Both of this weekend’s big new movies use simple male names for titles. So, which name do you like more: Max or Ted? To follow this trend, next week’s release of the previously-titled ‘Terminator Genisys’ will henceforth be known as ‘John’.
The widest of this weekend’s new releases is the sequel to Seth MacFarlane’s ‘Ted‘, the 2012 Mark Wahlberg flick that unexpectedly became the high-grossing R-rated non-sequel of all time. After ‘A Million Ways to Die in the West’ flopped last year, MacFarlane is trying to make a comeback with ‘Ted 2‘. Although Mila Kunis doesn’t return for the follow-up, Wahlberg does as the crude teddy bear’s thunder buddy. We start off seeing Ted and Tami-Lynn’s wedding, then cut to a year later when the couple are at each other’s throats. Thinking that it will cure their marital problems and teach them to be in love again, they decide to have a child – only Ted doesn’t have the parts to create a human child. This is where the episodic journey begins. From sperm donations and adoption attempts to courtroom drama and Comic-Con geekiness, the story is all over the place. Making up for the incoherent plot are countless hilarious jokes. On multiple occasions, I missed several lines of dialogue beneath prolonged audience laughs. Movie references and cameos abound.
The second wide release is family drama ‘Max‘. A Marine unit is broken apart in a tragic event in Afghanistan that leaves one soldier dead and his trusty canine partner Max wounded and traumatized. To help the dog recover, he’s adopted by the younger brother of his fallen partner. In family flick fashion, Max is not only healed by the family, but the family is healed by Max.
For the first time since 1997, Alan Rickman has stepped behind the camera to direct the delightful-looking period piece romantic comedy ‘A Little Chaos‘. In this broad cast, Rickman plays King Louis XIV. To beautify the palace of Versailles, he brings in two romantically charged landscape artists (Kate Winslet and Matthias Schoenaerts). Passion, drama, scandal and a promising Stanley Tucci ensue. Focus Features is only pushing ‘A Little Chaos’ onto 83 screens, but if it does well we’re certain to see it expand soon.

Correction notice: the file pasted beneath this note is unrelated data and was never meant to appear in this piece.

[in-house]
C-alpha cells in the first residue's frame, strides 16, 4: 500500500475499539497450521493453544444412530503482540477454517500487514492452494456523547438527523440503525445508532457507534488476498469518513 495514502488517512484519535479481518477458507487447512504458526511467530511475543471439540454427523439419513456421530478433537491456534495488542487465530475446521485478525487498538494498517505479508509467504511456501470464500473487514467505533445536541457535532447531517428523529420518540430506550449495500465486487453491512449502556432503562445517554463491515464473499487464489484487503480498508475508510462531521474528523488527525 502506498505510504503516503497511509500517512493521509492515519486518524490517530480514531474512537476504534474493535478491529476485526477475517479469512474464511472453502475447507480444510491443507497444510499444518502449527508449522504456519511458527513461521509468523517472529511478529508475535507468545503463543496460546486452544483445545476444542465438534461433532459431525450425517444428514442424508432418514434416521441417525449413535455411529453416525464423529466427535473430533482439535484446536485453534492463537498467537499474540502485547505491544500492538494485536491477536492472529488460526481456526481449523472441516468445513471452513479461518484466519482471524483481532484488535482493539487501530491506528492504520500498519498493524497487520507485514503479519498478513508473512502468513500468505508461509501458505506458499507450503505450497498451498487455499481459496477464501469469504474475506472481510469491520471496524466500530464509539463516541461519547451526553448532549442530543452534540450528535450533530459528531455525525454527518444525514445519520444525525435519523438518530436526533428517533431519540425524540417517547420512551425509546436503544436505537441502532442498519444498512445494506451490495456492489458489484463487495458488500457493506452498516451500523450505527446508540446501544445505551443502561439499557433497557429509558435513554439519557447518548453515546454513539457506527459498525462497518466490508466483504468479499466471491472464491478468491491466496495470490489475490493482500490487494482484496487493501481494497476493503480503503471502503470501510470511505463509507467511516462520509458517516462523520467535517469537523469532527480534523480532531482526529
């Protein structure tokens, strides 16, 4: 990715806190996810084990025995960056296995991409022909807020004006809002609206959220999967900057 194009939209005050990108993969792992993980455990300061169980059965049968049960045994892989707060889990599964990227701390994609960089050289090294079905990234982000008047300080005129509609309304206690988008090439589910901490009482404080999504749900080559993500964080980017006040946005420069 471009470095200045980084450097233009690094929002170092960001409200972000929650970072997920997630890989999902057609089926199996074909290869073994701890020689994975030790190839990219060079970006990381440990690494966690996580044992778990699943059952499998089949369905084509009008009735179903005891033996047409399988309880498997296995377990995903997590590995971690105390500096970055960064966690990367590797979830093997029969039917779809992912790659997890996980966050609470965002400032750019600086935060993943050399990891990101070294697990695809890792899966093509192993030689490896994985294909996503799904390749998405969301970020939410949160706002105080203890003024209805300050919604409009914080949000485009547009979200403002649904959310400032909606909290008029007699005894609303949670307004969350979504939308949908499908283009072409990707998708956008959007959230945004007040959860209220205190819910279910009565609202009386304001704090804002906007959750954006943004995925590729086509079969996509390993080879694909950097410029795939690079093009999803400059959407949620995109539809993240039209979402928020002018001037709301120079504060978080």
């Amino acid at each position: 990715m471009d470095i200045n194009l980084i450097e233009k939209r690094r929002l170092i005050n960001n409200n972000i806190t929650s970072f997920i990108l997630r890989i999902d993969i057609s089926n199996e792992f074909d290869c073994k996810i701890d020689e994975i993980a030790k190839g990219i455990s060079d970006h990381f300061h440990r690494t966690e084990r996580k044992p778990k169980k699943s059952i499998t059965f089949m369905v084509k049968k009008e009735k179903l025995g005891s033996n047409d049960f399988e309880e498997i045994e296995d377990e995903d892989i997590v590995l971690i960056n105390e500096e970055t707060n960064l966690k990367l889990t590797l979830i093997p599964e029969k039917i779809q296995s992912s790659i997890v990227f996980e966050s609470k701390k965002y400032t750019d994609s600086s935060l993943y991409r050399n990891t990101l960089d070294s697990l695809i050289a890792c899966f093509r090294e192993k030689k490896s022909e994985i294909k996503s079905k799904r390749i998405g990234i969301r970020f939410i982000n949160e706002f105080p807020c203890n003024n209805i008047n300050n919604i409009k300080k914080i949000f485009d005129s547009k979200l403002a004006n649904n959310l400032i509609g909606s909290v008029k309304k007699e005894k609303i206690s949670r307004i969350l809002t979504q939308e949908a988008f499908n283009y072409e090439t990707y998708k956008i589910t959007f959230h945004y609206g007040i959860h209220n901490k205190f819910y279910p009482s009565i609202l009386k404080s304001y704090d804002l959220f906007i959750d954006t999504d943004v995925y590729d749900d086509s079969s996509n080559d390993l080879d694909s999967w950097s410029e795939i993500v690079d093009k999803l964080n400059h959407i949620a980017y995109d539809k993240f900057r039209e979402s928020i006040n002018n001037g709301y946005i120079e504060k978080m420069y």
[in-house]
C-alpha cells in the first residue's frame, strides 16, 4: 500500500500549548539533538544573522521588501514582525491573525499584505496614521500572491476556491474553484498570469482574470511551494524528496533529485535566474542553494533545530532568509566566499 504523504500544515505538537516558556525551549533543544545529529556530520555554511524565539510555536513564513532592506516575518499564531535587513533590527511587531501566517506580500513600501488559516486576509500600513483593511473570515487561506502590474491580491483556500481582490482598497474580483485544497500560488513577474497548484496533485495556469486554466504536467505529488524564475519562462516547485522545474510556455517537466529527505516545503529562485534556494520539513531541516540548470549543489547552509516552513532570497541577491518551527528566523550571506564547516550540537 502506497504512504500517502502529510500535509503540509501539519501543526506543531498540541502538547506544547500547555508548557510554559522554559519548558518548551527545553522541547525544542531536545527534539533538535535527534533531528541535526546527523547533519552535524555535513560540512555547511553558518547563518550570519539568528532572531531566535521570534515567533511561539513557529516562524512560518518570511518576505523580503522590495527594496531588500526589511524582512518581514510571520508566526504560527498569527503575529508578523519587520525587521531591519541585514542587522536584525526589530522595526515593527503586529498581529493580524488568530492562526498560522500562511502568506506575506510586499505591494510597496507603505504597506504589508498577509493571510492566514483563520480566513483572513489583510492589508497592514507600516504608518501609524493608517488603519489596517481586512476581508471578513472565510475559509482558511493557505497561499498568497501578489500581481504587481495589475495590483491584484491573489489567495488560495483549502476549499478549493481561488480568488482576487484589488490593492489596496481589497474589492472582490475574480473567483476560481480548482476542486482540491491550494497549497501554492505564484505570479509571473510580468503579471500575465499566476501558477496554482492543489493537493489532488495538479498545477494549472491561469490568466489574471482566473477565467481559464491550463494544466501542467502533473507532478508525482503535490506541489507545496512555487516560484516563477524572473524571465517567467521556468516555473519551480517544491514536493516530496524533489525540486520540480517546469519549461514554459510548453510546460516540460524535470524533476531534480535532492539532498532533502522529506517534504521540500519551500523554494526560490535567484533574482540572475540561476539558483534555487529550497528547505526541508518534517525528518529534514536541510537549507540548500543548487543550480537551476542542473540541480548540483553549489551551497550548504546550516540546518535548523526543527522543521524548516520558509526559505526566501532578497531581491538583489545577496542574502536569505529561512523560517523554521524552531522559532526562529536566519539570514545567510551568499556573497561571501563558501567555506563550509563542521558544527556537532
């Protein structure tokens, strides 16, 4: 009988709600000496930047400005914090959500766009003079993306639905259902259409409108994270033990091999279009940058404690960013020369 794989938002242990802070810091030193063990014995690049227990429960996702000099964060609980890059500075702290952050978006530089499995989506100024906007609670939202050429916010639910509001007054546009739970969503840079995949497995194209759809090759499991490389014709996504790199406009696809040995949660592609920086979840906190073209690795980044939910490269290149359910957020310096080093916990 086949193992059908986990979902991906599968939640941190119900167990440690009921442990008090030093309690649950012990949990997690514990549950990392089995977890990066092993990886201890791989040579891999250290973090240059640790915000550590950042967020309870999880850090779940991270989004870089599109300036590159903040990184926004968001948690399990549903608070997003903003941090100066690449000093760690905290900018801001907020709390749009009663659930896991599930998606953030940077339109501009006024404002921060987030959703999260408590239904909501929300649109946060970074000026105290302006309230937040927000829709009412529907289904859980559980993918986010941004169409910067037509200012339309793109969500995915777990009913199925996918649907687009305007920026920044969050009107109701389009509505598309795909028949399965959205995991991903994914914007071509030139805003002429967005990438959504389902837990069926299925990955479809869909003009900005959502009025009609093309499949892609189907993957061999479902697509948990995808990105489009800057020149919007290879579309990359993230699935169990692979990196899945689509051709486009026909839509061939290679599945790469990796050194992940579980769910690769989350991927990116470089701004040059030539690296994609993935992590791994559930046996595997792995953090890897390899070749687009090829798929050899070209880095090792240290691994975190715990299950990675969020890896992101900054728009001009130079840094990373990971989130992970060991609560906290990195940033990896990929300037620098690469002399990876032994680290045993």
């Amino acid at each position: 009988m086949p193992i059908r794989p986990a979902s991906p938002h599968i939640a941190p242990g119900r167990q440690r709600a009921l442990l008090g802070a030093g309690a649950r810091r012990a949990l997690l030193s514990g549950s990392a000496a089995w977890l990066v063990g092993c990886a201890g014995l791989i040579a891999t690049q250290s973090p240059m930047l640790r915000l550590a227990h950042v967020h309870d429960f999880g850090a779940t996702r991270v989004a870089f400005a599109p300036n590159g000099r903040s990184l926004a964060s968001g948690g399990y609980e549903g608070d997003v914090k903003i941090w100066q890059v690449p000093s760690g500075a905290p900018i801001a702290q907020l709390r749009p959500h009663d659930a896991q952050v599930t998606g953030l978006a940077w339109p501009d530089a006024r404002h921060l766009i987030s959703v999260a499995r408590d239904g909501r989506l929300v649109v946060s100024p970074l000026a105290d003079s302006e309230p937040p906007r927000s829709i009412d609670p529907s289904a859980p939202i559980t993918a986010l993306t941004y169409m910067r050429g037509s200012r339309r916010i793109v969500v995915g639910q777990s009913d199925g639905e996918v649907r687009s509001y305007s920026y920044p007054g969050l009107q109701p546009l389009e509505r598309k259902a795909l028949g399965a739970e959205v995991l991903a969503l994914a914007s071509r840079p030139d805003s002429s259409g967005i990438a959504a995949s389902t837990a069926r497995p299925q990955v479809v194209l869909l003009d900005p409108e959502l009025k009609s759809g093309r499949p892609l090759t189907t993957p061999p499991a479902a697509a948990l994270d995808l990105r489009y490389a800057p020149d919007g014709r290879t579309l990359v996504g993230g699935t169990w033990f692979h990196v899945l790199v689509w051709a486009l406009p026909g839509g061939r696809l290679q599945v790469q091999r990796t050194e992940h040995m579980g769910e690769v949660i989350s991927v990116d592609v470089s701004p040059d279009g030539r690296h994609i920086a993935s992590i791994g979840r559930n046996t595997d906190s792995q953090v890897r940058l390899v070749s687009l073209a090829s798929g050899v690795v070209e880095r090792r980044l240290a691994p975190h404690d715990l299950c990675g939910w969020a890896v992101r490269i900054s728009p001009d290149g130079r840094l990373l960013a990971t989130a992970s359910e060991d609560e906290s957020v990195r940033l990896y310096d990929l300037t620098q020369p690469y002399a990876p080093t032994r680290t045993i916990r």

Years ago, ‘Entourage’ featured a great story arc about the disastrous production of a movie about drug lord Pablo Escobar. In the series, the film bombed. Based on the angle that ‘Escobar: Paradise Lost‘ takes, it looks like this production will flop too. From a first-time director, the main character in ‘Paradise Lost’ isn’t even Escobar (Benicio Del Toro), but a Canadian tourist (Josh Hutcherson) visiting Colombia to surf. When he meets a local girl who seems like his dream girl, he gets more than he bargained for. You see, she’s Pablo Escobar’s niece. Cue the dramatic music because this relationship is about to get extremely complicated.
That brings us to the final noteworthy release of the week, a documentary that has me aching for the day it opens here in Salt Lake City. Warner Bros. is only opening the inspirational tear-jerker ‘Batkid Begins‘ on four screens, but I can’t imagine it being long before it gets up to at least 800 screens nationwide. In November 2013, five-year-old Miles Scott was battling leukemia. As every kid does, he dreamed of being a superhero, specifically Batman. His parents saved his Make-A-Wish for when Miles really needed it. When the call was issued, thousands of people from all over the globe rose to the occasion to turn San Francisco into Gotham City for a day and fulfill his wish of fighting crime as Batman for one day. I dare you to watch the trailer without tearing up.